The Emergence Of Women And The Lifestyle Business

The number of women going into business has steadily increased over the years. For example, 45% of the students studying entrepreneurship at Belmont University are women. Women also make up more than 40% of entrepreneurs across the country.

As we see the number of women entering the business world rise, their reasons for becoming entrepreneurs are proving to be very different from some men. The Christian Science Monitor takes a look at these motivations.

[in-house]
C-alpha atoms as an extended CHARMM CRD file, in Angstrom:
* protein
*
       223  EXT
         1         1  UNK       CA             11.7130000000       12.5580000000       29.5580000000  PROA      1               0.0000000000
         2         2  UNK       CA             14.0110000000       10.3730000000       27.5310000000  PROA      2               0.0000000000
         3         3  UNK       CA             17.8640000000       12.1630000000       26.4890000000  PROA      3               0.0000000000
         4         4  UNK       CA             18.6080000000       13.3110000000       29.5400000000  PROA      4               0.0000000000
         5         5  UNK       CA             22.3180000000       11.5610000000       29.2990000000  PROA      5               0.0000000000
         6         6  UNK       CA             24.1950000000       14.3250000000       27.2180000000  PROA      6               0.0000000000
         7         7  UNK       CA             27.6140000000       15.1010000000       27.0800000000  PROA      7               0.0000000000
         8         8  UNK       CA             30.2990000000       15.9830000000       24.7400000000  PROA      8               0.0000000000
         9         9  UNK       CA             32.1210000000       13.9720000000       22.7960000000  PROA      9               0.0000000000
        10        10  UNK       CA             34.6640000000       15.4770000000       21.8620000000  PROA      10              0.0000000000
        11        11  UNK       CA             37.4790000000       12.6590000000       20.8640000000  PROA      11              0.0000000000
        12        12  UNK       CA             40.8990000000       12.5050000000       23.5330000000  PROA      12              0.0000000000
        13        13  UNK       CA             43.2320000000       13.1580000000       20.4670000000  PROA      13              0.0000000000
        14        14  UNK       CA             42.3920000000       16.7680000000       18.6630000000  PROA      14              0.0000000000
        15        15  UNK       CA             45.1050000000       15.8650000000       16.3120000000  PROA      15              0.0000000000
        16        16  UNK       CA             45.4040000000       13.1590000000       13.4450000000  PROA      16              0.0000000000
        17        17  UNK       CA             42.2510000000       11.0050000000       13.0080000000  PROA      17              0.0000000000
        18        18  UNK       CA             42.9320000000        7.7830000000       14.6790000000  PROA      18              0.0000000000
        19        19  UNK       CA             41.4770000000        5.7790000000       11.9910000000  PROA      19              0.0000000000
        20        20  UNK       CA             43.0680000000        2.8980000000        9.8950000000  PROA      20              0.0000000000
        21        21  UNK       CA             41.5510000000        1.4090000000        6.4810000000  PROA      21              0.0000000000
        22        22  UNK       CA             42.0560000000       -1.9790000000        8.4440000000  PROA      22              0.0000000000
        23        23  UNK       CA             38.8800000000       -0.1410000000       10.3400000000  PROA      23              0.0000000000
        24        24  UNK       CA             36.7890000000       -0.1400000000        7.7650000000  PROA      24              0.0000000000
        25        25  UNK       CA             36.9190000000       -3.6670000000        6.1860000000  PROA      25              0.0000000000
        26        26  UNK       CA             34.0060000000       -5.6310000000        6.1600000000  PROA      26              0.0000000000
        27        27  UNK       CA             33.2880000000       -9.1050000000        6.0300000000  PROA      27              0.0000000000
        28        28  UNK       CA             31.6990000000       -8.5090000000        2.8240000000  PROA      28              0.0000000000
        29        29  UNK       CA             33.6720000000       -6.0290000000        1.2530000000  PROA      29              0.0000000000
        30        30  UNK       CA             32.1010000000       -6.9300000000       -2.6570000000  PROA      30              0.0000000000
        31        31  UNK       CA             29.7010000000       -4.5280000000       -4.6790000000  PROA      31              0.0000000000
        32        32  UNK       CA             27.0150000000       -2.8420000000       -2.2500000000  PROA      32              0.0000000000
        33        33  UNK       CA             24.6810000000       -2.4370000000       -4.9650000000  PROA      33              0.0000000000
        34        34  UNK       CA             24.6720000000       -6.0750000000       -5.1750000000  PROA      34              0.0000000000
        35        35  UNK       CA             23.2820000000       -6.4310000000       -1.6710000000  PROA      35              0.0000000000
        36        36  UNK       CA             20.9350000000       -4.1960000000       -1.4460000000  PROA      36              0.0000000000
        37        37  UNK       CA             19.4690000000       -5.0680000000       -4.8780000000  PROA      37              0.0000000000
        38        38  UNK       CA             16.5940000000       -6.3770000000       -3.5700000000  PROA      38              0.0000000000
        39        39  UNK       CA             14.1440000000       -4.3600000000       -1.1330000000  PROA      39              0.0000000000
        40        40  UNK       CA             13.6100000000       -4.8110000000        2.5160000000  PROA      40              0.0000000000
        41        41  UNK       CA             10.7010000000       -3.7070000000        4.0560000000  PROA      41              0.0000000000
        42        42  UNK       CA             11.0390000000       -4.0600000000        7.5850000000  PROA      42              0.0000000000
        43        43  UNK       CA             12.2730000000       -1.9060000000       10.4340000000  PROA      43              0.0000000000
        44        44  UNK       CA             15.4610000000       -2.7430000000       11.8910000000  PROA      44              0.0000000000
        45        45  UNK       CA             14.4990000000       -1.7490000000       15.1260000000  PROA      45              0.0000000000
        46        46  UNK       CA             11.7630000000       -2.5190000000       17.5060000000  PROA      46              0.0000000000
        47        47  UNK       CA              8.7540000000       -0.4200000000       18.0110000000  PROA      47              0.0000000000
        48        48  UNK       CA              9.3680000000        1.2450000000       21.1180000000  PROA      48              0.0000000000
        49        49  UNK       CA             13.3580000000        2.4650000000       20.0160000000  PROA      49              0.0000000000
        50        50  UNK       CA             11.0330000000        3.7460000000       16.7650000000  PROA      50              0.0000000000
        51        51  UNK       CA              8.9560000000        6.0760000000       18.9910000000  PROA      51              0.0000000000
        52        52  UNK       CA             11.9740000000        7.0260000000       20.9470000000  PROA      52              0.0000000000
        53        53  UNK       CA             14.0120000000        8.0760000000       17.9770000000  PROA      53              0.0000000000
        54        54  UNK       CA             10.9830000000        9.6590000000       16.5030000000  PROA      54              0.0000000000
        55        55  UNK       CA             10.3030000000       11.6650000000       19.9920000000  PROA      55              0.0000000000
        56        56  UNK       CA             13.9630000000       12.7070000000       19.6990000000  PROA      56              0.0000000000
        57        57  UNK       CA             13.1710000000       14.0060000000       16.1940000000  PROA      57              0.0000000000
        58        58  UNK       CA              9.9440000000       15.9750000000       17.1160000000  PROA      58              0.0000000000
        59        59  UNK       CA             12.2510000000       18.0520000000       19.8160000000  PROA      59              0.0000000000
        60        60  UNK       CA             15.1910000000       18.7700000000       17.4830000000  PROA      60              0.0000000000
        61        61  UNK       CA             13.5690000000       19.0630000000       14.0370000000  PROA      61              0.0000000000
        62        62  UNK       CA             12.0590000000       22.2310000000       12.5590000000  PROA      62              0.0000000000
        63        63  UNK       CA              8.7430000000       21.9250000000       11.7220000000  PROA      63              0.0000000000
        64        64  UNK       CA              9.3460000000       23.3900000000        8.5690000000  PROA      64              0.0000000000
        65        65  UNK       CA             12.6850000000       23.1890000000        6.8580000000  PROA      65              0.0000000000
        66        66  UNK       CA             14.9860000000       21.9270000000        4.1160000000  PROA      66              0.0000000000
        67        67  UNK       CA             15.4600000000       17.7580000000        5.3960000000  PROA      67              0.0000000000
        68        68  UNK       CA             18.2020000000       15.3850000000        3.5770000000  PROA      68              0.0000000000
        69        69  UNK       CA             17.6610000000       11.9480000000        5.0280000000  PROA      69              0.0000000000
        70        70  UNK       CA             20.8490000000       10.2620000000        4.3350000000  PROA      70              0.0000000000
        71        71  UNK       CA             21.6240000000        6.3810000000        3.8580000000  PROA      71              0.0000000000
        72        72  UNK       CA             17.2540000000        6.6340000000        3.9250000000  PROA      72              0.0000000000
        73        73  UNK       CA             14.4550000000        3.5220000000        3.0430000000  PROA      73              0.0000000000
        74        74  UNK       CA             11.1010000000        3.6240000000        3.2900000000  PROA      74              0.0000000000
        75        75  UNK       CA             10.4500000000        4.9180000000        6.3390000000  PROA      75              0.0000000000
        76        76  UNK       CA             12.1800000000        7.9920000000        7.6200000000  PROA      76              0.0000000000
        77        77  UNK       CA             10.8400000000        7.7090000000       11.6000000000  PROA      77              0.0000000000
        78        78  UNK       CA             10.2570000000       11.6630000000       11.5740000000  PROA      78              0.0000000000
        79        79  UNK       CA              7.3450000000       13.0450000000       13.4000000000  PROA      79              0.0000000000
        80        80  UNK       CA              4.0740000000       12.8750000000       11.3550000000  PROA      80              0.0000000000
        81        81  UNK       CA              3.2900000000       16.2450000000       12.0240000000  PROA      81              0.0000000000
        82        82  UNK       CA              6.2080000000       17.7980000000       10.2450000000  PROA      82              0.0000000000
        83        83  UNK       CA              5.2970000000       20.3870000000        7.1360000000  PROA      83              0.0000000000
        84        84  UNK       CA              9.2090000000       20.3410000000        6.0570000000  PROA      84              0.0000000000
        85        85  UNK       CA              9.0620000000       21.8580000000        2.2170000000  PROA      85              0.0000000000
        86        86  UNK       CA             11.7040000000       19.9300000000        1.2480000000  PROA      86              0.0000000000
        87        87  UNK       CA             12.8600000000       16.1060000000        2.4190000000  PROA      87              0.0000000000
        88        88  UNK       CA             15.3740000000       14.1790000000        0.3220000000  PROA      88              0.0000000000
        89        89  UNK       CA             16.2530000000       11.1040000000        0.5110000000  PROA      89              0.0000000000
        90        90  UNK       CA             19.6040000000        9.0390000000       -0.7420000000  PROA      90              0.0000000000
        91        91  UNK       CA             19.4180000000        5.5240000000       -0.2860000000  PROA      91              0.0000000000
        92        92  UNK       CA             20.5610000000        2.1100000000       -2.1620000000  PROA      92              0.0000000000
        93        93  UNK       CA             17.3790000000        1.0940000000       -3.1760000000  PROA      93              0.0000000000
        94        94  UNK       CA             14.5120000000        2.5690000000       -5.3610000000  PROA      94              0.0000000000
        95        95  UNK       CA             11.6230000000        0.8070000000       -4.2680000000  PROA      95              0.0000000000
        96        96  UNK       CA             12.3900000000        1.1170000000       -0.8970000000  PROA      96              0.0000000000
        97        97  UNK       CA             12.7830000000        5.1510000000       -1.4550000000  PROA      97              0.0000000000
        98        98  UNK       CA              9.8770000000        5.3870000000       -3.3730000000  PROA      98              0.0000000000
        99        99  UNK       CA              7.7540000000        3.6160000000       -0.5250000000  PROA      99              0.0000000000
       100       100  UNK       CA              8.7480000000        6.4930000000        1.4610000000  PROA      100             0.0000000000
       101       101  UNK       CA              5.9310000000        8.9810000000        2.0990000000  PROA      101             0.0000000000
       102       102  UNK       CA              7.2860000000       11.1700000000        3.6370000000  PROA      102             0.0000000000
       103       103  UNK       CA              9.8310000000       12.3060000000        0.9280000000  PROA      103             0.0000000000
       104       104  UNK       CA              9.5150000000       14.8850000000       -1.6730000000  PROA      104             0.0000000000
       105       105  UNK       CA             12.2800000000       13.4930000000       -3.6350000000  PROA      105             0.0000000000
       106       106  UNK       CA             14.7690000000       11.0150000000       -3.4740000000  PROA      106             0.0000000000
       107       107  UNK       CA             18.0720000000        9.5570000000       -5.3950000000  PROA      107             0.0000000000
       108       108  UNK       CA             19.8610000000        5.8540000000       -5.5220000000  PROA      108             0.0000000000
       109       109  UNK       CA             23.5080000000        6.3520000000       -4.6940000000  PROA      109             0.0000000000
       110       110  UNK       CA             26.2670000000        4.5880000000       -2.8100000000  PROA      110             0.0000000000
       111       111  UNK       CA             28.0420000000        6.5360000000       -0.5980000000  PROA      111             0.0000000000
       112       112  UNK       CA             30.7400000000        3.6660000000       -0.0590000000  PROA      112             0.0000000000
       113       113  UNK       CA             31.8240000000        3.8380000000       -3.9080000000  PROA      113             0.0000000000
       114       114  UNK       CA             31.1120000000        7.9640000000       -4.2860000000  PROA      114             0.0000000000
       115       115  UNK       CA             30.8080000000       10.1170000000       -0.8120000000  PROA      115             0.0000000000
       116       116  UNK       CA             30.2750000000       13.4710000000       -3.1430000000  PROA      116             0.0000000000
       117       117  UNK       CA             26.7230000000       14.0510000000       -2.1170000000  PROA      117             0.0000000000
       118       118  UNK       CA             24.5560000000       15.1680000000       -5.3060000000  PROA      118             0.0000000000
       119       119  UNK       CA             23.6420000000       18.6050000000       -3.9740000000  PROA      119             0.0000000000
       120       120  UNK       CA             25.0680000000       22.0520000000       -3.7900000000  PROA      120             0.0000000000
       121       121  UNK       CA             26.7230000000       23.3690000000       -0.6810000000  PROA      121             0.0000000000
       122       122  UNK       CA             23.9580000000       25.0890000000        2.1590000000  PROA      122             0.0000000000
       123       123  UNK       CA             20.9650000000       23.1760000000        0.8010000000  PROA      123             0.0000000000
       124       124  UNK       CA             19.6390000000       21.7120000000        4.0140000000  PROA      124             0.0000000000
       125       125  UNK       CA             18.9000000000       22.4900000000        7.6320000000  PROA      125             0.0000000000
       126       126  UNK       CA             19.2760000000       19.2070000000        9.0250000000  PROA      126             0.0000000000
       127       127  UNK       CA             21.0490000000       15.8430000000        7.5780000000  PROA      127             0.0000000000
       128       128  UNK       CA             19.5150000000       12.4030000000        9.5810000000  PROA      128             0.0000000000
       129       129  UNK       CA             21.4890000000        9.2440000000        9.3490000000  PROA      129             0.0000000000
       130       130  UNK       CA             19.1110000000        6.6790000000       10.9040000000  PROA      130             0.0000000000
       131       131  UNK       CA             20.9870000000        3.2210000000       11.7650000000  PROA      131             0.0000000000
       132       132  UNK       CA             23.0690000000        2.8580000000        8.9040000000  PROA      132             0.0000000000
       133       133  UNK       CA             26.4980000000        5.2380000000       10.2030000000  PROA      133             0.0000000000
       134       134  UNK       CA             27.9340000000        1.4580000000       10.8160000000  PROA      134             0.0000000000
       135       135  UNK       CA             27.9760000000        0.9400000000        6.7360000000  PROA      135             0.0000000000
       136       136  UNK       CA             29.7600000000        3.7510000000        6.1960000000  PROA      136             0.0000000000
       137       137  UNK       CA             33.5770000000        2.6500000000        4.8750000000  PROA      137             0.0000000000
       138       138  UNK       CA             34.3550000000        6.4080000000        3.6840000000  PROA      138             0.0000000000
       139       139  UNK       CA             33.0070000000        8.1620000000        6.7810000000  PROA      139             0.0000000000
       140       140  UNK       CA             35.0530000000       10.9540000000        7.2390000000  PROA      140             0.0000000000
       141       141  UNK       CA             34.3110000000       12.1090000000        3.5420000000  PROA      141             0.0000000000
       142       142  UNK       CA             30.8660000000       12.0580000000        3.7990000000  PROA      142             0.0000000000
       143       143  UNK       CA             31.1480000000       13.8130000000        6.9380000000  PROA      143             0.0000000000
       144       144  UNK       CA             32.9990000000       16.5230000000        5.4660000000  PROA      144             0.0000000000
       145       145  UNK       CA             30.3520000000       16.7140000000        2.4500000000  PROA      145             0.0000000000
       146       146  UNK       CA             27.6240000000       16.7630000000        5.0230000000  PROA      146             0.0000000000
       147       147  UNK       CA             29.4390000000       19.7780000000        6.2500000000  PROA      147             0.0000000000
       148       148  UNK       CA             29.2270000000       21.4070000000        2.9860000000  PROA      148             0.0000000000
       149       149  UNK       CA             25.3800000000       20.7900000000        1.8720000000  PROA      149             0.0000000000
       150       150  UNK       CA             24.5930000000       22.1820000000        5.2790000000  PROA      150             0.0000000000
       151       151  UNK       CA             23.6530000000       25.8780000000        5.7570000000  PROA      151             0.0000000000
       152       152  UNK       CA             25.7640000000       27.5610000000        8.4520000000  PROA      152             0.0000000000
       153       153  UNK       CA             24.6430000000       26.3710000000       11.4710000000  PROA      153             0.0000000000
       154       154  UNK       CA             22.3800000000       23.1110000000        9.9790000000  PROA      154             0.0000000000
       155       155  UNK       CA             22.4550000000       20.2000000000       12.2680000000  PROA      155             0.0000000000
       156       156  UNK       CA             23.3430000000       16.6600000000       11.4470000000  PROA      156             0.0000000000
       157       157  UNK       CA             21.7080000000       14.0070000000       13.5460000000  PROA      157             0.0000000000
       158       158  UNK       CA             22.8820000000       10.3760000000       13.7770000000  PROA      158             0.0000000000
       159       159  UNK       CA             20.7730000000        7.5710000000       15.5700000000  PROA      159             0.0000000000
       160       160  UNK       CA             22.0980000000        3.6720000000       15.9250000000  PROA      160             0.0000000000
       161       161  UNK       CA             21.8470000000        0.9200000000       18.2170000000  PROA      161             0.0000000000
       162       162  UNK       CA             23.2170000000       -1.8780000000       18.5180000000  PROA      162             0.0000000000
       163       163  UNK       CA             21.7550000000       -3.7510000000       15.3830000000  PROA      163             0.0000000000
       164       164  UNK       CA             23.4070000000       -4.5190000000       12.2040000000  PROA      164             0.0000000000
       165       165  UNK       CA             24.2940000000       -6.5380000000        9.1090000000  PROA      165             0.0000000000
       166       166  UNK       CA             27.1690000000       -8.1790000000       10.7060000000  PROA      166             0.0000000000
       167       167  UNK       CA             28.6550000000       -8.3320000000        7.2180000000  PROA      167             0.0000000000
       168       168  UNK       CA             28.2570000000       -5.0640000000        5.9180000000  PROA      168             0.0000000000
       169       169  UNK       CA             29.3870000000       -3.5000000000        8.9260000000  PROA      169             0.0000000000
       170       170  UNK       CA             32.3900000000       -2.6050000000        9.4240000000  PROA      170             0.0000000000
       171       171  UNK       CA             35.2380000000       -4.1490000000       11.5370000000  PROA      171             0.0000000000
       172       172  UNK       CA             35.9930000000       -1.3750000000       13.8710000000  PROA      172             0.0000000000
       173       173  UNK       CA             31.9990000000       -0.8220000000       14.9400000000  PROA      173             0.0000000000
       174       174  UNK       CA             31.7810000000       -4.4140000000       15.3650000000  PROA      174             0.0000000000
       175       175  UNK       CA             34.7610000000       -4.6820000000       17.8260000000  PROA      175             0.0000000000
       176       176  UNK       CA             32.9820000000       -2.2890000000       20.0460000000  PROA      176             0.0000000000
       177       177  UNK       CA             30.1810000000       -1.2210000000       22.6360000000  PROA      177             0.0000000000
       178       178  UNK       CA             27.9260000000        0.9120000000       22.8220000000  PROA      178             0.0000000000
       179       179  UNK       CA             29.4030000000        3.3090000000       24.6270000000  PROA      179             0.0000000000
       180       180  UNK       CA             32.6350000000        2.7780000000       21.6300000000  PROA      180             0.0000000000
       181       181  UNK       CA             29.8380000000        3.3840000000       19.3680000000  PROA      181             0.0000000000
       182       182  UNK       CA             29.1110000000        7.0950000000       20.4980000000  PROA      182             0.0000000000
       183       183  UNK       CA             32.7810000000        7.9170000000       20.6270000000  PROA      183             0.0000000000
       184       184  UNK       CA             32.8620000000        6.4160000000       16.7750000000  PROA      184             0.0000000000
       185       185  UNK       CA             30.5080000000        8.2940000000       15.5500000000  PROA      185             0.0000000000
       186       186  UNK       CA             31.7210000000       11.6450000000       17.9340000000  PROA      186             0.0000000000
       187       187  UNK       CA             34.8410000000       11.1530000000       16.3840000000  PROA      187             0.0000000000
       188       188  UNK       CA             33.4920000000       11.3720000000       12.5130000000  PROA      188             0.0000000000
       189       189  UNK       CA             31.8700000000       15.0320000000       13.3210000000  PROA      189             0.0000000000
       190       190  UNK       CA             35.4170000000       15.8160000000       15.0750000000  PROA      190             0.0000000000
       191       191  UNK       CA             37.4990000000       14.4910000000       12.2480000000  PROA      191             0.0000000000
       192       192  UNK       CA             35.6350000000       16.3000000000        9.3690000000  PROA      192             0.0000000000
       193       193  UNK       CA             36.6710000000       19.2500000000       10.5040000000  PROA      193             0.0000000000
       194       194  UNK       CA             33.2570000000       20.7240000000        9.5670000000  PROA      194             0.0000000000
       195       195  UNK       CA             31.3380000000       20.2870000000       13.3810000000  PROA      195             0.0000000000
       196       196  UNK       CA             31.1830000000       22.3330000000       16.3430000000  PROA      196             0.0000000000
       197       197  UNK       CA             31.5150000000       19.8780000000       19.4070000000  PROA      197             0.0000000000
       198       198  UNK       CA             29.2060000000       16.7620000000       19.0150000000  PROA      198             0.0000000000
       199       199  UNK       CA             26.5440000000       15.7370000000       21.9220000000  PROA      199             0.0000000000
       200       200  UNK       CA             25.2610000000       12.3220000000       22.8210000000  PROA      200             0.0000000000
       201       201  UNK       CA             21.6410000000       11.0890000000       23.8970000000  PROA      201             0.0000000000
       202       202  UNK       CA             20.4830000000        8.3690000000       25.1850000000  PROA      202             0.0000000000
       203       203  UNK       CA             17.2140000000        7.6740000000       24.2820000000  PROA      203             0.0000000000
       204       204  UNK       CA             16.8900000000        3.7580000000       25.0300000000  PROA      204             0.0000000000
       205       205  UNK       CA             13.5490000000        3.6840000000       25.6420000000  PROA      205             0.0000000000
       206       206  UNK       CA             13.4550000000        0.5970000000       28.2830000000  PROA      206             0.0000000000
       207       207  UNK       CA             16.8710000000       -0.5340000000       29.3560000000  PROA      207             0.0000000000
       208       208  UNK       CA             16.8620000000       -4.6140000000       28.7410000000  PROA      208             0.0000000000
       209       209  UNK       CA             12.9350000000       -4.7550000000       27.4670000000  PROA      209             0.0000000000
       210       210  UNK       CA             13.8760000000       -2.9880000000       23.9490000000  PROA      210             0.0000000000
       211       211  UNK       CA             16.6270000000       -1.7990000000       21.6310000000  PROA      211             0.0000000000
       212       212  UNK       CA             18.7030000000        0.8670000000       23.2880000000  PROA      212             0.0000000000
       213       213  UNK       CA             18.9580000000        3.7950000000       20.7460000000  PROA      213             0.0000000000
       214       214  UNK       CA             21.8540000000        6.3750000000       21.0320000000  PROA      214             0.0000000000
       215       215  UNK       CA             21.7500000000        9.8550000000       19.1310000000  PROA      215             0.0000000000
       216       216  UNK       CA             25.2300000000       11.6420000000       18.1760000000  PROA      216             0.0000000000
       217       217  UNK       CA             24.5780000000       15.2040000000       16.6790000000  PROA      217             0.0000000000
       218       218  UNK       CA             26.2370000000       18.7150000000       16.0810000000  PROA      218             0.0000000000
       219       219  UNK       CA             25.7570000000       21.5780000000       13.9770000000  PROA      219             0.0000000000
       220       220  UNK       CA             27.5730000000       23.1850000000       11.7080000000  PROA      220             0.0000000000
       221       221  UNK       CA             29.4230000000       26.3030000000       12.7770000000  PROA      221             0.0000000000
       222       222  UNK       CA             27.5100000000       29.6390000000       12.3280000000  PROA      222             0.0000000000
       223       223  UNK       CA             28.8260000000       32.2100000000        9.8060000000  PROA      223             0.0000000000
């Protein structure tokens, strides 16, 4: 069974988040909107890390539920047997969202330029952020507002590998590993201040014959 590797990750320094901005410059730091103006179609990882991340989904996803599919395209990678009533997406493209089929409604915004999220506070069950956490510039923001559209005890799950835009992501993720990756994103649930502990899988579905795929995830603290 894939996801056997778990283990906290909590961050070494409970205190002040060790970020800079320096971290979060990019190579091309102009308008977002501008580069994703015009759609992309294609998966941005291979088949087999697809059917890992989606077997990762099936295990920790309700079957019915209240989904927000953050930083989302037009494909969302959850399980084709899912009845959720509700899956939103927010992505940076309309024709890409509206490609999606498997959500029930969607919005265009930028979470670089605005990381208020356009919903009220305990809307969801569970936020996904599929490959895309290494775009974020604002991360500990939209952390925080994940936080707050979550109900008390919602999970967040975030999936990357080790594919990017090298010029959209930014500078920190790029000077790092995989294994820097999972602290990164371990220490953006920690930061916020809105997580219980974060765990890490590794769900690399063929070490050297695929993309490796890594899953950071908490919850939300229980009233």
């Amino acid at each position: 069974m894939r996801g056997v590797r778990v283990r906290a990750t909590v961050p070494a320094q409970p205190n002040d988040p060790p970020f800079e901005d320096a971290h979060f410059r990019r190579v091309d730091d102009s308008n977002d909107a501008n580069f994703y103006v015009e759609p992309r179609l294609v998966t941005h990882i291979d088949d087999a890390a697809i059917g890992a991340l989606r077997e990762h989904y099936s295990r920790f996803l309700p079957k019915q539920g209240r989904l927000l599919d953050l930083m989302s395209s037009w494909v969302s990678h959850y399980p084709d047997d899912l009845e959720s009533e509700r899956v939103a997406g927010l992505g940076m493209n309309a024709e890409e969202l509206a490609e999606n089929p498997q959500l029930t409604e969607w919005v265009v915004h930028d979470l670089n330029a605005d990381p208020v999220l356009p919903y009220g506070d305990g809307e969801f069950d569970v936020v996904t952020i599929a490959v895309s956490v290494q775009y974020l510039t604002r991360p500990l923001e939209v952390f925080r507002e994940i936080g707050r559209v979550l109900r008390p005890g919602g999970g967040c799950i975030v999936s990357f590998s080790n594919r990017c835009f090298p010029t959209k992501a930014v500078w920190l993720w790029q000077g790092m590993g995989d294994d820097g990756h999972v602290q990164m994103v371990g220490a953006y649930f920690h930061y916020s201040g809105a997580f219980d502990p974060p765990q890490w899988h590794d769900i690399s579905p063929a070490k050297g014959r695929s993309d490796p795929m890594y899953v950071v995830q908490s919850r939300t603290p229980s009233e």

This approach to entrepreneurship is referred to as pursuing “a lifestyle business.”

However, every business should be viewed as a lifestyle business. If you choose a business deliberately based on your goals, aspirations and values, you can create a business that is an intentional reflection of the lifestyle you’d like to live.

Albert’s research suggests that this is exactly what a growing number of women are choosing to do.

Many female entrepreneurs — and, in fact, a growing number of young male entrepreneurs — deliberately limit the growth of their businesses to allow themselves time to pursue interests beyond the office. They want to spend time with their family, church or in their community, or pursue other personal interests such as hobbies or travel.

Photo by David Goehring

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